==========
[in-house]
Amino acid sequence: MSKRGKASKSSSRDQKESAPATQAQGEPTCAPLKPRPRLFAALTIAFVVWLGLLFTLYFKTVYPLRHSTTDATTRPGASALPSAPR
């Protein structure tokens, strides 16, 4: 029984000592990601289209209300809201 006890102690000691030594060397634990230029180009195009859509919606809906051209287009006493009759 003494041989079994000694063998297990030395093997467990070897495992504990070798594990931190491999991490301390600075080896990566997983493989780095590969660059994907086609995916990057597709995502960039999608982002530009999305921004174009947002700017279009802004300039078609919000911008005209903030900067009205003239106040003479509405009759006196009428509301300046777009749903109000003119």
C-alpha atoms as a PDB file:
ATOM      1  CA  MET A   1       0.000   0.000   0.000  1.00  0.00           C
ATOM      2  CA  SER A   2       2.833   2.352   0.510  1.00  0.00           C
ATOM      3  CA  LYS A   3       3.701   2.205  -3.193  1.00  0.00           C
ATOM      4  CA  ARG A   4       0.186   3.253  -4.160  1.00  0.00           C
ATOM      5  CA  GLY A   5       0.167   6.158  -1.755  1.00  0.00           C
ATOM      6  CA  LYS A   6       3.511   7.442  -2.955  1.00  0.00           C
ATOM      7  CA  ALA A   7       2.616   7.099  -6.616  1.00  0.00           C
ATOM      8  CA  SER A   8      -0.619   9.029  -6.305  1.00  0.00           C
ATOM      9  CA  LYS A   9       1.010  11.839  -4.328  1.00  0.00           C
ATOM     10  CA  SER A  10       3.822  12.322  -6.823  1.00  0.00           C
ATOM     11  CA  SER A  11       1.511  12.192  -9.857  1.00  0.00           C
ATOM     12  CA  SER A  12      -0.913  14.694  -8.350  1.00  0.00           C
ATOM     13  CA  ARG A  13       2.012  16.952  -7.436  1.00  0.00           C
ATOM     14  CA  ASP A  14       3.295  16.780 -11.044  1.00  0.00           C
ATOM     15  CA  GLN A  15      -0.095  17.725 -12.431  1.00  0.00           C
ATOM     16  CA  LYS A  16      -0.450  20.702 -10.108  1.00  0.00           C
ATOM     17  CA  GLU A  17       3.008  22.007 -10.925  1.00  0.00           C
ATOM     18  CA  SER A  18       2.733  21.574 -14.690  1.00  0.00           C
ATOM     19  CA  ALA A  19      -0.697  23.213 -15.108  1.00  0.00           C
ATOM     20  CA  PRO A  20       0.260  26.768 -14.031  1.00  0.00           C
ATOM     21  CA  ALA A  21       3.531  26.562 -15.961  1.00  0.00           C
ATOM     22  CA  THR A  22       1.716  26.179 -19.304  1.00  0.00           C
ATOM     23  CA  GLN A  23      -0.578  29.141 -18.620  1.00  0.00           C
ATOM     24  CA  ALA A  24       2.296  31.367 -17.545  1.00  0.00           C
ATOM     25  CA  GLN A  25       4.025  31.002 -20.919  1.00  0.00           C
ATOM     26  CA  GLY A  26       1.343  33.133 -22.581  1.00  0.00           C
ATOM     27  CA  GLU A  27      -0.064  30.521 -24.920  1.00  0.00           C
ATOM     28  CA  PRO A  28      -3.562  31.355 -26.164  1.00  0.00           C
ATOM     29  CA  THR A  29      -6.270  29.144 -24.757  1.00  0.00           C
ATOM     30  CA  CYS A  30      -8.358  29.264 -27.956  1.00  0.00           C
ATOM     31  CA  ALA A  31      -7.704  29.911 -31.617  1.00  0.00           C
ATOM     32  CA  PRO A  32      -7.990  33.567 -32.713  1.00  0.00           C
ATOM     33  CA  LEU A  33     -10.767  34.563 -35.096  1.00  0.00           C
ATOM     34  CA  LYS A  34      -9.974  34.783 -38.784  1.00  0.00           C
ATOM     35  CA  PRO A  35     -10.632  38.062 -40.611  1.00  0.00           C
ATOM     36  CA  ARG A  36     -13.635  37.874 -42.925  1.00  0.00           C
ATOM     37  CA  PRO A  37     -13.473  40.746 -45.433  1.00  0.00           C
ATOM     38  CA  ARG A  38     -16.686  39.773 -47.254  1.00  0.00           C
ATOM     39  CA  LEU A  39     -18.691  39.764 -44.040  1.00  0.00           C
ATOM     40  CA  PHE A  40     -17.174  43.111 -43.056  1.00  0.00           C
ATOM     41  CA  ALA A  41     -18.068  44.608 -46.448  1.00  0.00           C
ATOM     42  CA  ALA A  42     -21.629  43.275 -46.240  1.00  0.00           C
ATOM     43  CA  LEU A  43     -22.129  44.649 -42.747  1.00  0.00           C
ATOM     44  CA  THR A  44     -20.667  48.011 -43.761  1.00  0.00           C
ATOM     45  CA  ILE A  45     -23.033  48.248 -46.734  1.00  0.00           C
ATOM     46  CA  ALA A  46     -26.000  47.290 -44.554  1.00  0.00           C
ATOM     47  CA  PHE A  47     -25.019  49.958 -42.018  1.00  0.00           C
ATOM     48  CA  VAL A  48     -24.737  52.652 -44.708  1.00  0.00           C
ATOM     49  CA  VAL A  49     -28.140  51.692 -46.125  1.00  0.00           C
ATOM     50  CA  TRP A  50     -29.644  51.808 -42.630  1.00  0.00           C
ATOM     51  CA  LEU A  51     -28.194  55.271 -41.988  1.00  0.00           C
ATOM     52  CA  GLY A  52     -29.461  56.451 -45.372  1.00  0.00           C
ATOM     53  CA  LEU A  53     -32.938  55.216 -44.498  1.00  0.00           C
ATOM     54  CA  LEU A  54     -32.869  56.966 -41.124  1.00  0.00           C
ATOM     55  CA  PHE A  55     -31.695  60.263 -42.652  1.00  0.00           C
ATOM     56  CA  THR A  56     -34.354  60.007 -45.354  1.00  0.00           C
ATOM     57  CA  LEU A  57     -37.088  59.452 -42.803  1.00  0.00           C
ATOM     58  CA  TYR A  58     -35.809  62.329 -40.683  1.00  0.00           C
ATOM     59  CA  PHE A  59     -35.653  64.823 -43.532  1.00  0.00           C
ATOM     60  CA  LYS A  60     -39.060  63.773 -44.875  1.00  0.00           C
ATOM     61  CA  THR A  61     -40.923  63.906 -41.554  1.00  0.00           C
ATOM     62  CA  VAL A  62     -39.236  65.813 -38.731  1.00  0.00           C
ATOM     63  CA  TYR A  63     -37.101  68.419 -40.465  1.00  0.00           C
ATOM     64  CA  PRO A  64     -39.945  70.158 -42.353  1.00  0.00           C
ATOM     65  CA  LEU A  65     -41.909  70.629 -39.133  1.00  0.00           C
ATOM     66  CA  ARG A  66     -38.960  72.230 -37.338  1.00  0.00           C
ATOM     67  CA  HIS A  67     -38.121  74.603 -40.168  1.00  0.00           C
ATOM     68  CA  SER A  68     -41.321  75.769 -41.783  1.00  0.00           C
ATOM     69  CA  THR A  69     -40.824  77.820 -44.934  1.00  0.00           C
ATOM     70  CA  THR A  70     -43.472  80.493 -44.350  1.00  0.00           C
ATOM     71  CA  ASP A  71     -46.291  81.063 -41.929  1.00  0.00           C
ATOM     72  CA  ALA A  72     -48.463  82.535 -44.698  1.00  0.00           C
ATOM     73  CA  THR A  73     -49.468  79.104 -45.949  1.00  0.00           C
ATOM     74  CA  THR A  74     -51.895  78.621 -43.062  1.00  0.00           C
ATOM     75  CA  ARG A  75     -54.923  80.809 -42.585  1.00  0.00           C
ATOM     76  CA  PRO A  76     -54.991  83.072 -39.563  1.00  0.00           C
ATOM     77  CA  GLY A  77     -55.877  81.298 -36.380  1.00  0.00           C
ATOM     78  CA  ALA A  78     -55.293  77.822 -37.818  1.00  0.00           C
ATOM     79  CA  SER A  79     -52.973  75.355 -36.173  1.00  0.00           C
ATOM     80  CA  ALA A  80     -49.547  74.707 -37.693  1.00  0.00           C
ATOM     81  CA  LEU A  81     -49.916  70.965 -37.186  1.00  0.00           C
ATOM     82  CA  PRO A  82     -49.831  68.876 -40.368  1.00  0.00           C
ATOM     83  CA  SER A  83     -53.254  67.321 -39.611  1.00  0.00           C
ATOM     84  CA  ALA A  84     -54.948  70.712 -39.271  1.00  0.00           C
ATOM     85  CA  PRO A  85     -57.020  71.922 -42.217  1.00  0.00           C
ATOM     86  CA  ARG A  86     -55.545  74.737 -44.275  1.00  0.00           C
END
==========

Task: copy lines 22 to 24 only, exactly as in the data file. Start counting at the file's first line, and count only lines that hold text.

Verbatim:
ATOM     18  CA  SER A  18       2.733  21.574 -14.690  1.00  0.00           C
ATOM     19  CA  ALA A  19      -0.697  23.213 -15.108  1.00  0.00           C
ATOM     20  CA  PRO A  20       0.260  26.768 -14.031  1.00  0.00           C